This weekend, Netflix will add two very different documentary series, a drama movie, a French TV show, and a TV series about New York City.
This weekend, Netflix will bring a variety of content to choose from, such as a different type of documentary, another one exploring a taboo subject, an acclaimed drama movie, a French TV series, and a series that’s all about New York City. With the coronavirus pandemic still going and various countries going into lockdown again, streaming services continue to be the main source of entertainment for many, as well as the best option for studios to release those movies that couldn’t hit theaters. Luckily for Netflix users, the streaming giant not only continues housing some of those movies but also keeps adding new content (both licensed and original) every week.
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Last week, the streaming giant welcomed a long list of licensed content, most notably the comedies 17 Again and Can’t Hardly Wait, Steven Spielberg’s Catch Me If You Can, Martin Scorsese’s The Departed and Goodfellas, Guy Ritchie’s Sherlock Holmes, and the martial arts classic Enter the Dragon. Netflix also added the Danish drama series Equinox, part 4 of Chilling Adventures of Sabrina, season 3 of Cobra Kai, and the series Headspace Guide To Meditation. This weekend will also see a variety of licensed content, with the arrival of David Fincher’s The Girl With The Dragon Tattoo, the animated movie Charming, and Harmony Korine’s Spring Breakers.
As for original content, Netflix users will get to enjoy a documentary series hosted by Nicolas Cage, another docuseries addressing death, an acclaimed drama movie, a French TV series based on a fictional thief, and a TV series about New York City with a lot of humor. Here are the best movies and TV shows coming to Netflix this weekend – January 8.
The History of Swear Words
Netflix’s catalogue of documentaries keeps expanding, and the first addition this week is a completely different type of docuseries. Hosted by Nicolas Cage, The History of Swear Words explores the origins, pop-culture usage, science, and cultural impacts of all those “bad words” you aren’t supposed to say. Through interviews with experts in etymology, pop culture, historians, and entertainers, each episode dives into the origins of one curse word, which you surely hear once or twice every day.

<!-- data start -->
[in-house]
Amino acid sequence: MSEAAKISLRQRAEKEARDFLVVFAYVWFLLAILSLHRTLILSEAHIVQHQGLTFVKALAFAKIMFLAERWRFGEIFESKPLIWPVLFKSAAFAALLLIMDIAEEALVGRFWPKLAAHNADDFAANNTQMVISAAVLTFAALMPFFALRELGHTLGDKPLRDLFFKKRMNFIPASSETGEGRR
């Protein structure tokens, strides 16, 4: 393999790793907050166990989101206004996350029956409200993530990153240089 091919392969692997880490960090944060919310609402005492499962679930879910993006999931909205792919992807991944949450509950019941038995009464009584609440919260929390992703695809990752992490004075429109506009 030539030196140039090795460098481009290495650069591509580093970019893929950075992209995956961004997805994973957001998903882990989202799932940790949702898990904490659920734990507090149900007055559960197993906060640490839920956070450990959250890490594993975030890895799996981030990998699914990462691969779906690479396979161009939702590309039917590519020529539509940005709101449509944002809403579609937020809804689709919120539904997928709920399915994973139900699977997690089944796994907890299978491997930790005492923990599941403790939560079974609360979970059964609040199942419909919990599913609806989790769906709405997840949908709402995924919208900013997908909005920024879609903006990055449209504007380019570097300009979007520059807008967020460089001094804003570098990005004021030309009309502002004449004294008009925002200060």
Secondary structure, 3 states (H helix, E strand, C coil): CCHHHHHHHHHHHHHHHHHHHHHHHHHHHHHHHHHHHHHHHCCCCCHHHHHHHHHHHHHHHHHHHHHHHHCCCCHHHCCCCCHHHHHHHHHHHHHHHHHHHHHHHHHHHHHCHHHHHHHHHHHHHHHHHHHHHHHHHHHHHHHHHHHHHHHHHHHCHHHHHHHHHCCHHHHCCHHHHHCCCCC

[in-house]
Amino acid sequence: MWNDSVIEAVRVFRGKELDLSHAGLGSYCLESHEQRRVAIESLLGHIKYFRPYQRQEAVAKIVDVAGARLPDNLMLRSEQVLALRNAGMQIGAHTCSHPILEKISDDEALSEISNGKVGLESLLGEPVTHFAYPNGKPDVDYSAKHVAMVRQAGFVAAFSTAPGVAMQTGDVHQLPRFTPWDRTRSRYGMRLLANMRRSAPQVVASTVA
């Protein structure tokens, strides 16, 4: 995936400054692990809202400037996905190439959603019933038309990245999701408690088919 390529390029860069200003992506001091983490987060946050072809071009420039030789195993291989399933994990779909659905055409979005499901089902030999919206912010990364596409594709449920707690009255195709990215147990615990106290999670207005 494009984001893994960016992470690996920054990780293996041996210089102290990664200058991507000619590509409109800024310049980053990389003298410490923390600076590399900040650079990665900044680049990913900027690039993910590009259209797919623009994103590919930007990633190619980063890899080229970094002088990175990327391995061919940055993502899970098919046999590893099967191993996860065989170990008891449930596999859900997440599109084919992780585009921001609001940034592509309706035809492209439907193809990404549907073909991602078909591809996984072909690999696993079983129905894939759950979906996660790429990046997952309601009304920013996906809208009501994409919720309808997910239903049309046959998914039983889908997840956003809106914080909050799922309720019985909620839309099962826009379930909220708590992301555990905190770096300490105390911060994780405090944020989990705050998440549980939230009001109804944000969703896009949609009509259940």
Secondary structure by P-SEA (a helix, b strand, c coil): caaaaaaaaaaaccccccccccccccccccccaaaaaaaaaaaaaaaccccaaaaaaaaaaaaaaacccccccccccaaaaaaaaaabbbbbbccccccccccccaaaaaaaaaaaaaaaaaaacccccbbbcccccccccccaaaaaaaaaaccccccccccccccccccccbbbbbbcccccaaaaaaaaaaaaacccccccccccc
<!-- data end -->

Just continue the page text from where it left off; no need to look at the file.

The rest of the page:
Surviving Death is the second dose of docuseries of the week on Netflix. Based on the best-selling book by author and journalist Leslie Kean, Surviving Death is an in-depth investigative series exploring the possibility of an afterlife. Over six episodes, it explores questions that have been contemplated throughout time: what does it mean to die, and is death the end of our existence? Weaving together innovative new research with firsthand accounts from those who’ve been close to – and even experienced – death, the series takes viewers on an extraordinary journey into a world beyond human existence as it’s known.
Pieces of a Woman
Netflix’s Pieces of a Woman is a drama movie directed by Kornél Mundruczó from a screenplay by Kata Wéber and executive produced by Martin Scorsese. It follows Martha (Vanessa Kirby) and Sean (Shia LaBeouf), a Boston couple on the verge of parenthood whose lives change irrevocably when a home birth ends in tragedy. Thus begins a yearlong odyssey for Martha, who must navigate her grief while working through fractious relationships with Sean and her domineering mother (Ellen Burstyn), along with the publicly vilified midwife (Molly Parker), whom she must face in court.
Lupin is a French adventure comedy TV series inspired by the adventures of the character Arsène Lupin, a gentleman thief and master of disguise created by Maurice Leblanc. It follows Assane Diop (Omar Sy), a man who comes across a mysterious gift that has the power to grant him wealth and resources: a book about Arsène Lupin. Diop’s life hasn’t been easy, as 25 years prior to the events of the series, his father died after being accused of a crime he didn’t commit, and so Diop sets out to get revenge on a wealthy family who caused his father’s death, with the “Gentleman Burglar” as his inspiration.
Pretend It’s a City
First, there’s a Netflix project produced by Martin Scorsese, now here’s one directed by him. With critic and essayist Fran Lebowitz as the lead, Pretend It’s A City checks in with a classic urban voice on subjects ranging from tourists, money, subways, and the arts to the not-so-simple act of walking in Times Square. Along the way, Lebowitz’s own past comes into focus: a life marked by constant curiosity and invigorating independence, with the series shaping her thoughts into the furiously funny guidebook every New Yorker has at one point wished for.
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